Neural Substrates

Behavioral analyses indicated that concurrent presentation of items encouraged planning ahead. Participants were slower to initiate responses during the concurrent than the consecutive condition. Such planning ahead resulted in a benefit when executing later responses. Participants were faster to respond to non-initial items during the concurrent than the consecutive condition. Further, the two behavioral measures were correlated—slower sequence initiation corresponded with greater subsequent speeding-up. Together, these results corroborate previous evidence by showing that the concurrent task triggered the concurrent planning and sequencing of multiple responses (Lepage and Richer, 1996; Thothathiri et al., 2012).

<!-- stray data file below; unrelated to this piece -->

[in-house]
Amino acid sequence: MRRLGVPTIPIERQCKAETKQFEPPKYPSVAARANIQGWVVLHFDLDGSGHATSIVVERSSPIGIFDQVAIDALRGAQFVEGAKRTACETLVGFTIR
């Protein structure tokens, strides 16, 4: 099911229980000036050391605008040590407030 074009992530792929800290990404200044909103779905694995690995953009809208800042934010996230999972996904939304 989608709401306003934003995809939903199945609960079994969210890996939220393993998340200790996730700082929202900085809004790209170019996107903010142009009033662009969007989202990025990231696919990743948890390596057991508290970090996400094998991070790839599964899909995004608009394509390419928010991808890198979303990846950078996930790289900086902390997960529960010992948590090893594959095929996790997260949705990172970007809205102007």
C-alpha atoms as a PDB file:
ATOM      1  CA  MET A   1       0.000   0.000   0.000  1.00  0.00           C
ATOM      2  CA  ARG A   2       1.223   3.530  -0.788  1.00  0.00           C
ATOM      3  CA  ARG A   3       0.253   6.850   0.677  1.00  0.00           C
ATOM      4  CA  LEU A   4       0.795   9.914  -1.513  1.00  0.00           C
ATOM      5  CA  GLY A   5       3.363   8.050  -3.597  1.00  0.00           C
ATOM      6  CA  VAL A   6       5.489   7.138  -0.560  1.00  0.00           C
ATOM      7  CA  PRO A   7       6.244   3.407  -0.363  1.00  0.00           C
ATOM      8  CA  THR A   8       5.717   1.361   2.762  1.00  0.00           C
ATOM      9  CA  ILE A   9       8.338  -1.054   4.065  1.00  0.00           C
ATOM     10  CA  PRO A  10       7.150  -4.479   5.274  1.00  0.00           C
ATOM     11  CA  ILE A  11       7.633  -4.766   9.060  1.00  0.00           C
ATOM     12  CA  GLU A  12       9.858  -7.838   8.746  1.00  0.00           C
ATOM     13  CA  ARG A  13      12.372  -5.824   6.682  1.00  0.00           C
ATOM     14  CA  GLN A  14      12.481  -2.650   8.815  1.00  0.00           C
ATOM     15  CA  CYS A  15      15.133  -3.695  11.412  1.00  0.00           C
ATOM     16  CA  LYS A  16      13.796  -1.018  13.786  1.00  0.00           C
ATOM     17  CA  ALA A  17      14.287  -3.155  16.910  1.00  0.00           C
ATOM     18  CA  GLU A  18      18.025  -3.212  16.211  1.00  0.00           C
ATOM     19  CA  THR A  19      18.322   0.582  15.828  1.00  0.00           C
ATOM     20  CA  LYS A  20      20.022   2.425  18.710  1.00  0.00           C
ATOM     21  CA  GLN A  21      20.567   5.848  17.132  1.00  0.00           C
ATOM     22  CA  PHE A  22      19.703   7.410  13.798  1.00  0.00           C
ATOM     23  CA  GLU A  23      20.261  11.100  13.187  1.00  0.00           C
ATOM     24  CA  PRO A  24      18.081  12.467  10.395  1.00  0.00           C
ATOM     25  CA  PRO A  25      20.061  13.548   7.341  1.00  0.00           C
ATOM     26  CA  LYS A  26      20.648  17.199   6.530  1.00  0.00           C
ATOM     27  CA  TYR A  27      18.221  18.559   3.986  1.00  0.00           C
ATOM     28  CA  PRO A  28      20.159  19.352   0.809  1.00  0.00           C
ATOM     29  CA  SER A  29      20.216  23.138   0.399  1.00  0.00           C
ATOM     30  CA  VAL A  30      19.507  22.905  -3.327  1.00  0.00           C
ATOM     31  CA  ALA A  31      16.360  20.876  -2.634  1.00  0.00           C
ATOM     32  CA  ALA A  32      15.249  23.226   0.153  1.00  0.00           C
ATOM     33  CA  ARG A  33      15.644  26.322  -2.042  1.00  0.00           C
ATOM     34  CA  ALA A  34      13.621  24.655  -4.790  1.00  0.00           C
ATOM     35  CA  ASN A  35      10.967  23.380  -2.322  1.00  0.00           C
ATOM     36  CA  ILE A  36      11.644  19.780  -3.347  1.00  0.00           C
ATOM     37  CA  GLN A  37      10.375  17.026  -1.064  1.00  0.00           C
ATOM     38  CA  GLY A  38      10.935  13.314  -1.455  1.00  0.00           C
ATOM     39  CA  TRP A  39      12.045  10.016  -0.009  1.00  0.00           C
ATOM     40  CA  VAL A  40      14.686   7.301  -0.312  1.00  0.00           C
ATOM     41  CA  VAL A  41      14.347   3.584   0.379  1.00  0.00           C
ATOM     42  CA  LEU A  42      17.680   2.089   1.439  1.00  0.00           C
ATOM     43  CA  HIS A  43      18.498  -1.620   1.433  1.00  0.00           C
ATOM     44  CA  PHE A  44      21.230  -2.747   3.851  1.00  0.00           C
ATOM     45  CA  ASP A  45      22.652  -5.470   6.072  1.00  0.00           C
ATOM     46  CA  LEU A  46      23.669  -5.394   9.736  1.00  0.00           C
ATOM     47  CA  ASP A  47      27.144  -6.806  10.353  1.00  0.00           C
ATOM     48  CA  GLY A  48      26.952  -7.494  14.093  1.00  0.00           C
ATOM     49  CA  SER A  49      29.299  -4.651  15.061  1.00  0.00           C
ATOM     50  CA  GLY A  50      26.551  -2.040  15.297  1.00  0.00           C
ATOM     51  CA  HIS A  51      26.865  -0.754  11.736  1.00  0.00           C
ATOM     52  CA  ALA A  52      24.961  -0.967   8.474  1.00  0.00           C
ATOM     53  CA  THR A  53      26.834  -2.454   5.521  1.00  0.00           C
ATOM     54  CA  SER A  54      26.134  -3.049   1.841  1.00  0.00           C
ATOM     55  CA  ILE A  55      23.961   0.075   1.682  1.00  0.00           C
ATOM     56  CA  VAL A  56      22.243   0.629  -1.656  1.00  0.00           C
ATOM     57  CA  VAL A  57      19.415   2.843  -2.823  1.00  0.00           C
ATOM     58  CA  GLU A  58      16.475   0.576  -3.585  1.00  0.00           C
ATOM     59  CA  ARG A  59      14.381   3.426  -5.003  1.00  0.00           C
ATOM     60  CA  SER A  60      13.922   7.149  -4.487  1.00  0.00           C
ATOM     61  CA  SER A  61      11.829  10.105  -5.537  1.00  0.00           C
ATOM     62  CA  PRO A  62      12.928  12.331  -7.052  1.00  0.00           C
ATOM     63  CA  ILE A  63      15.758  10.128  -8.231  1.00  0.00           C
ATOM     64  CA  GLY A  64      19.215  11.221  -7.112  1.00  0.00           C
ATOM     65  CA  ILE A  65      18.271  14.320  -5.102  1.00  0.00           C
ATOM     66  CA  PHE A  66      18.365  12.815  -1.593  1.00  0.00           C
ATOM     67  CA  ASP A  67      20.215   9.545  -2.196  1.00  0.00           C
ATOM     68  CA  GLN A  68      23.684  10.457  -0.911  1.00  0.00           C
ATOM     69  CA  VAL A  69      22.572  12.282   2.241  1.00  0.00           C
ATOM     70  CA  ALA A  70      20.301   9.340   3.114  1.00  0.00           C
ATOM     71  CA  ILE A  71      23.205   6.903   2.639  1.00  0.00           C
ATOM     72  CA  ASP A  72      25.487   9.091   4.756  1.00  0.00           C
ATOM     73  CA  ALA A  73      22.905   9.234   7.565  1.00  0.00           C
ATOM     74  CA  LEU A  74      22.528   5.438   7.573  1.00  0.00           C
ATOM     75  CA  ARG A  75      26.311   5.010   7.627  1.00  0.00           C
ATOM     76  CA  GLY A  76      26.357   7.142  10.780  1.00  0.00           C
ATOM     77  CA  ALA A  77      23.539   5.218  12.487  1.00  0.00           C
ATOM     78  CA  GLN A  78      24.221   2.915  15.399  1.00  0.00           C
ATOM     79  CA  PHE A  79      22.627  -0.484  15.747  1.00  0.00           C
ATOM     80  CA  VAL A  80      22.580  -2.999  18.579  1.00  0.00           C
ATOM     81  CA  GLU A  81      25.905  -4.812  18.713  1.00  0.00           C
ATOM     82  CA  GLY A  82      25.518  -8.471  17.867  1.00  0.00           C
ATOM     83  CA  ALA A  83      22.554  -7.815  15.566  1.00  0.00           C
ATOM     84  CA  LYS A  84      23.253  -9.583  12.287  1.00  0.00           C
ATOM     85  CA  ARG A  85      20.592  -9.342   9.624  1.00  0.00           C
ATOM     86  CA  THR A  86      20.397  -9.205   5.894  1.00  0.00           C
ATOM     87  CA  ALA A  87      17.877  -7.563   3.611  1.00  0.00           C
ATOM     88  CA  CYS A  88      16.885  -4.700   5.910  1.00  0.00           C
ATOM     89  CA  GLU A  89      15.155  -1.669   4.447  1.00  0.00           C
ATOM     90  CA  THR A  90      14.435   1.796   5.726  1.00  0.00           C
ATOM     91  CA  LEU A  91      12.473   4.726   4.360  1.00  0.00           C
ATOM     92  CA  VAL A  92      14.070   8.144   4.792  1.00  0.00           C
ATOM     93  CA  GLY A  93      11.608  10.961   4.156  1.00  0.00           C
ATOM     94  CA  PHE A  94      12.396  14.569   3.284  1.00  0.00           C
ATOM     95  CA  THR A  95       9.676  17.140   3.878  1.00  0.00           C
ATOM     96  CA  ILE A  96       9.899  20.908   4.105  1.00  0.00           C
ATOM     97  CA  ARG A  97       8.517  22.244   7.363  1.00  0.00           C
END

Whole-brain analysis revealed increased activation within visual, auditory, motor, somatosensory and cingulate cortices when participants sequenced concurrently presented items. Activation in the visual cortex is likely related to sensory processing of the stimuli, which were presented visually. Auditory cortex activation is routinely observed during speech motor sequencing, where it is thought to provide auditory feedback for tuning language production (Bohland and Guenther, 2006; Guenther, 2006). The critical tasks used in the current study did not require overt or covert speech. However, it is possible that subjects used sub-vocal rehearsal of the linguistic stimuli to complete the sequencing task and that this led to the recruitment of the auditory cortex. As expected, there was increased activation within pre- and post-central gyri, which are part of a somatomotor network associated with motor planning, motor execution and somatosensory feedback (Guenther, 2006; Yeo et al., 2011). Post-central gyrus activation extended to the superior parietal lobule. This region is associated with visuospatial attention (see e.g., Esterman et al., 2009) as well as more abstract shifts of mental attention (e.g., switching between categories during a verbal fluency task: Gurd et al., 2002). In the current study, performing the concurrent task might have involved selectively attending to individual items at the sensory and/or more abstract cognitive levels.